Afro Samurai Review

Whenever it comes to riveting TV shows anime is rarely at the top of my wishlist. Full of seemingly constipated muscle heads the premise never really appealed to me, with only a select few like Yu-Gi-Oh, Shaman King and a dribble of Dragon Ball Z  ever catching my attention for a decent duration. Although they never sparked my ultimate attention, they most certainly provided some fantastic childhood memories; Yu-Gi-Oh became somewhat of an obsession. In fact I still have my playing cards tucked away in the dark recesses of my room (my wardrobe to be exact) and even now I could happily recall the names of a unhealthy amount of monsters, traps and spells. I've grown out of it now, I promise.

I havn't touched an anime in years, and only recently with my new found Netflix account have I been introduced to them again. Afro Samurai stood out. With Samuel L. Jackson providing the lead, who wouldn't be willing to dip their toe into this show. After an episode, a dip simply wasn't enough and I took the plunge. Revolving around an almost silent samurai appropriately named Afro who lost his father to a warrior ironically named Justice, the premise is interesting, albeit simple. Afro's father was #1 and so sported the #1 headband, this is comparable to the status of a god, translating to the fact that you are deemed the best fighter the world has ever known. However, another band exists: #2. The warrior who wears this band has the right to challenge #1 for his title, after climbing a ridiculously tall mountain of course. However, #2 can be challenged by almost anyone who fancies themself capable of doing so. Wearing to #2 band then is dangerous, to say the least. Afro is out to avenge his father. Wearing the #2 band he must leave a path of blood, wait, a river of blood to get to his rival. Justice.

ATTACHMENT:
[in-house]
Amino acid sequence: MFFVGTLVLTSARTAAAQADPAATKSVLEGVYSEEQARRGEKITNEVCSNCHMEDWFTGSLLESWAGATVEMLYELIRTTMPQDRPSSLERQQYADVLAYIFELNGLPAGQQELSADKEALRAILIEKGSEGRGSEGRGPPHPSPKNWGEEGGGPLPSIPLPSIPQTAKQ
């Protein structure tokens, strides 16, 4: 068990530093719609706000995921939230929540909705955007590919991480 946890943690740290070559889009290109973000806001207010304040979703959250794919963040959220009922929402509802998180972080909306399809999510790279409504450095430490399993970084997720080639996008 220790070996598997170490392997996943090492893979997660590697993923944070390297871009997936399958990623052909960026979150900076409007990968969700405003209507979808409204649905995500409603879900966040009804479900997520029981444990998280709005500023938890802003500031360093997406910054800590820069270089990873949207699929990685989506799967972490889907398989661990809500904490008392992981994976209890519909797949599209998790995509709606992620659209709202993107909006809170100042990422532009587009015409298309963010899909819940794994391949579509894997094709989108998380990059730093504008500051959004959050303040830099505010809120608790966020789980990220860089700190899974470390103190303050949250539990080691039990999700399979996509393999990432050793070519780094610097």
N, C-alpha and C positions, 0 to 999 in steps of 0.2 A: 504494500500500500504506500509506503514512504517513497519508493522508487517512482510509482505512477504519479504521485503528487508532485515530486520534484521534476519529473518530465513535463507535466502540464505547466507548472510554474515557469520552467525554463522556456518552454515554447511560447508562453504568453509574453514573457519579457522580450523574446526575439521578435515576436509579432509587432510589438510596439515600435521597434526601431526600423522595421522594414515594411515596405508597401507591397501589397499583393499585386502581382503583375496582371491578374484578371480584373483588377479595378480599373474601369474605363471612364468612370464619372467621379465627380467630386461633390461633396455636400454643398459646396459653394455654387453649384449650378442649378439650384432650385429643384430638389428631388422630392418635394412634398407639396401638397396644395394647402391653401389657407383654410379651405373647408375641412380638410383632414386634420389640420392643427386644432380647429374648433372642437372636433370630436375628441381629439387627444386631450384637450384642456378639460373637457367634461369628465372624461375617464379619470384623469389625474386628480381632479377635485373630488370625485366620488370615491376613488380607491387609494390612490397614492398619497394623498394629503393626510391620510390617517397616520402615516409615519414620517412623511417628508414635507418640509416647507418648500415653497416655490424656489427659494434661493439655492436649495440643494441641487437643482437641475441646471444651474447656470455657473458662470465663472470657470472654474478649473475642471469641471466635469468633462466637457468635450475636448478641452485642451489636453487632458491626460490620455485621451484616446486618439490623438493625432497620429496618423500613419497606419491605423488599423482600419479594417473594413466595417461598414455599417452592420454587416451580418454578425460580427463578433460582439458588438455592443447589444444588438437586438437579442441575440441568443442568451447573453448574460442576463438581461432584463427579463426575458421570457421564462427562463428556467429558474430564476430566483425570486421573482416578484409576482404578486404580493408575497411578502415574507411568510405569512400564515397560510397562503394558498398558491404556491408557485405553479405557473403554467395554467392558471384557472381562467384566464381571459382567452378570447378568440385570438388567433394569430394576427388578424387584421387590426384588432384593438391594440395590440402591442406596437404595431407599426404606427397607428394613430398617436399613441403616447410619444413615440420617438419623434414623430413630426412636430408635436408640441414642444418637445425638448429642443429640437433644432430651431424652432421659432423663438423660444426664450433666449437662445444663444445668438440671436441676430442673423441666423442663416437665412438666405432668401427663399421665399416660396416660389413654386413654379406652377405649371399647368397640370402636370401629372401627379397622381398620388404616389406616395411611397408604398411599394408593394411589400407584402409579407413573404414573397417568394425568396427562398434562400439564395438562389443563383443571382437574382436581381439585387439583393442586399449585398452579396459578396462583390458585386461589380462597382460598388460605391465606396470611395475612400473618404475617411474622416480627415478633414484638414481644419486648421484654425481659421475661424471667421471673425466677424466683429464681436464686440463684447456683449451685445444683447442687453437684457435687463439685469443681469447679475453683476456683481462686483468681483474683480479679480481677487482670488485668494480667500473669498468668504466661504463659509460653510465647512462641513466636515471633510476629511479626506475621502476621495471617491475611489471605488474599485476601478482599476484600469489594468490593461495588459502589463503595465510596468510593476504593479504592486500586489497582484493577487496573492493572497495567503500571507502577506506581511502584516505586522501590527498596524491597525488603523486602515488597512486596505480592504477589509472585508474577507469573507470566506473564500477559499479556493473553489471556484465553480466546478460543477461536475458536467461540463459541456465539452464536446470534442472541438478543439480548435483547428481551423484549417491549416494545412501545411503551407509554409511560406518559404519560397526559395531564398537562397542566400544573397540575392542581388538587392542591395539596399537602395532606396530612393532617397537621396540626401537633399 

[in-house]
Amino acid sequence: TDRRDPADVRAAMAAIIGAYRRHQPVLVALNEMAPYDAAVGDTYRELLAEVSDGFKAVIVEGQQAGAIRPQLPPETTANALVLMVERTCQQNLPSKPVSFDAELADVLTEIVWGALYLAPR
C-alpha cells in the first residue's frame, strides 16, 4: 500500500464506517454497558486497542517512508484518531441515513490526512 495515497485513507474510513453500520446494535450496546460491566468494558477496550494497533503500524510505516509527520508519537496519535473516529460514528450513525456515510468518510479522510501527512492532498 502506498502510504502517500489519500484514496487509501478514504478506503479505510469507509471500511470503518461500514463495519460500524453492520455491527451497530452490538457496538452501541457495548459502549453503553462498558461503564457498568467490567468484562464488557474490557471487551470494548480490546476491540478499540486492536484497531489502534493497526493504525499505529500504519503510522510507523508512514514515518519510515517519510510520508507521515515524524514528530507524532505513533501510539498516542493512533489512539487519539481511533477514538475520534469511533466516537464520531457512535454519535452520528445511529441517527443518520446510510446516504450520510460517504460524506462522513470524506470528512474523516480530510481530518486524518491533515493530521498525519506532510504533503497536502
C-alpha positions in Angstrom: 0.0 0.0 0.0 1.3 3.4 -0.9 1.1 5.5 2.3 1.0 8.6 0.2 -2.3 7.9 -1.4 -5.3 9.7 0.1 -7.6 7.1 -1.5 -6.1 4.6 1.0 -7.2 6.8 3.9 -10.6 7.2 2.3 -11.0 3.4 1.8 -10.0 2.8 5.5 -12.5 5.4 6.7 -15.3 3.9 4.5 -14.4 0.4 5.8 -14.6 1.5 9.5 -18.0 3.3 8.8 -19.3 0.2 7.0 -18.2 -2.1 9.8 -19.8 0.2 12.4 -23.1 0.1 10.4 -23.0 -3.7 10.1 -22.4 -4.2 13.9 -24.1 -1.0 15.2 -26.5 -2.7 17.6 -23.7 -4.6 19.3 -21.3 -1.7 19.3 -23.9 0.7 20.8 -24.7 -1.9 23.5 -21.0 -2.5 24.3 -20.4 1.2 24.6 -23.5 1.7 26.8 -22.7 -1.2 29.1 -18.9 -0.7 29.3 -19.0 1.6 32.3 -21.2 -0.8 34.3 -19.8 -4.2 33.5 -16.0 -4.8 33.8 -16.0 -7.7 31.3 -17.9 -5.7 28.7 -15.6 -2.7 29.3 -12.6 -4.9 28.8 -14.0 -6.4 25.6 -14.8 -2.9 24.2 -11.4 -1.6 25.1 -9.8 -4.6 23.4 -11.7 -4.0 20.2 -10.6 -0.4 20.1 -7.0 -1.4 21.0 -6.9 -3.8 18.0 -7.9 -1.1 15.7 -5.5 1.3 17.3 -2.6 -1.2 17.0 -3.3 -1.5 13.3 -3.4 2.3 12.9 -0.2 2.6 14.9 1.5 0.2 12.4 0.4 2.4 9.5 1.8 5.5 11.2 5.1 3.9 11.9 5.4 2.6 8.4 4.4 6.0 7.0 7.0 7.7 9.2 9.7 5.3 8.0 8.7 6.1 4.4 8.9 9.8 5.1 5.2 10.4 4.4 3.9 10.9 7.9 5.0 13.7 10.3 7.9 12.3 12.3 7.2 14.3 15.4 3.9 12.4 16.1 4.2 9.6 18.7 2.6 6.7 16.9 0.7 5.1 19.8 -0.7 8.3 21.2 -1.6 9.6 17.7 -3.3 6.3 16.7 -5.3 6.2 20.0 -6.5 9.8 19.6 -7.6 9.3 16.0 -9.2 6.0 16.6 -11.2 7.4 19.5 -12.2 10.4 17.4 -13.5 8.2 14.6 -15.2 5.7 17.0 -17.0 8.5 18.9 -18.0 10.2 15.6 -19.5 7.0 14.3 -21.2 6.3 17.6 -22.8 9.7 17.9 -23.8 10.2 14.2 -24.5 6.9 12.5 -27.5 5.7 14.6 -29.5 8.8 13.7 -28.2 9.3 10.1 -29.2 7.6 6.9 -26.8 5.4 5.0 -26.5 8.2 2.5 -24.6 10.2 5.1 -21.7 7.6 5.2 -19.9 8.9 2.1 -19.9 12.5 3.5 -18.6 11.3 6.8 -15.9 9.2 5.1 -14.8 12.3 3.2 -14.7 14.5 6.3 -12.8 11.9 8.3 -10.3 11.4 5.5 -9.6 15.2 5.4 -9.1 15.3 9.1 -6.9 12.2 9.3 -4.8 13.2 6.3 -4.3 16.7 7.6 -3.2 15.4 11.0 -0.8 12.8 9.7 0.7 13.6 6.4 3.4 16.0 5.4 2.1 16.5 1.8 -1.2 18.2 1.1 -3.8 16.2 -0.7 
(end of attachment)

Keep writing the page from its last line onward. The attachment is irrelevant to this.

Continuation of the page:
It's no mystery why he goes by the name 'Afro'.

Being a mini series, Afro Samurai only presents you with 5 episodes. For most anime fans this is precious little time to spend with the characters that they will grow to love. However, even with such limited screen time, the protagonist has really great depth, mostly portrayed through extensive flash back sequences which include the brutal death of his father,  his quest to find the #2 band which came with dire consequences, and even his endearing love for a particular beverage. His enthusiastic companion accompanies him along his adventure, with the typical high pitched 'gangster talk' Ninja Ninja (also played by Samuel L. Jackson) becomes a crucial element and provides much needed comic relief. However, 5 episodes is still limiting, and less enthralling characters remain nameless, or are mentioned so little you tend to forget, their personalities remain mundane as a result.

Beautiful is the only word to describe the meticulous style that is lavishly weaved into Afro Samurai's visuals. Blood squirts, splats, drips, pours, and gushes in a way that never ceases to be satisfying. The over the top combat is sensationalized enough for it to be fun, not outrageous. Fights are more like dances, they flow like water, but are brutal, creative and have that 'urgh' factor. Sometimes it's shot that little bit close for my taste, but others may find it more technical. Encounters are not just the stripped back sword on sword affairs that the title may suggest. Guns, crossbows, grenades, and even robotic humanoids litter the battlefield with their destruction. As Ninja Ninja rightfully said 'Is that an RPG? You got a motherfuckin' RPG? An RPG in a motherfuckin' backpack?' The fact Afro uses only his blade and hilt makes him that much more badass. 

''Man, you really are a cold blooded motherfucker''

Afro Samurai is full of excellent surprises. With only 5 episodes there is no room for deviation from the main story arch, it isn't designed to make you weep with sympathy, be enthralled by hundreds of artistic locations, or have that episode that involves fun and games. Think of 'The Fly' episode of Breaking Bad being a deviation from the main road, instead taking a country lane that involves an individual tale of a pesky flying insect. Afro Samurai is designed solely to get your heart pumping, and occasionally laugh. It's simply a tale of revenge, done to the best possible gory standard.

''Nothing personal. It's just revenge.'' - Afro Samurai

Create New Account or Log in to comment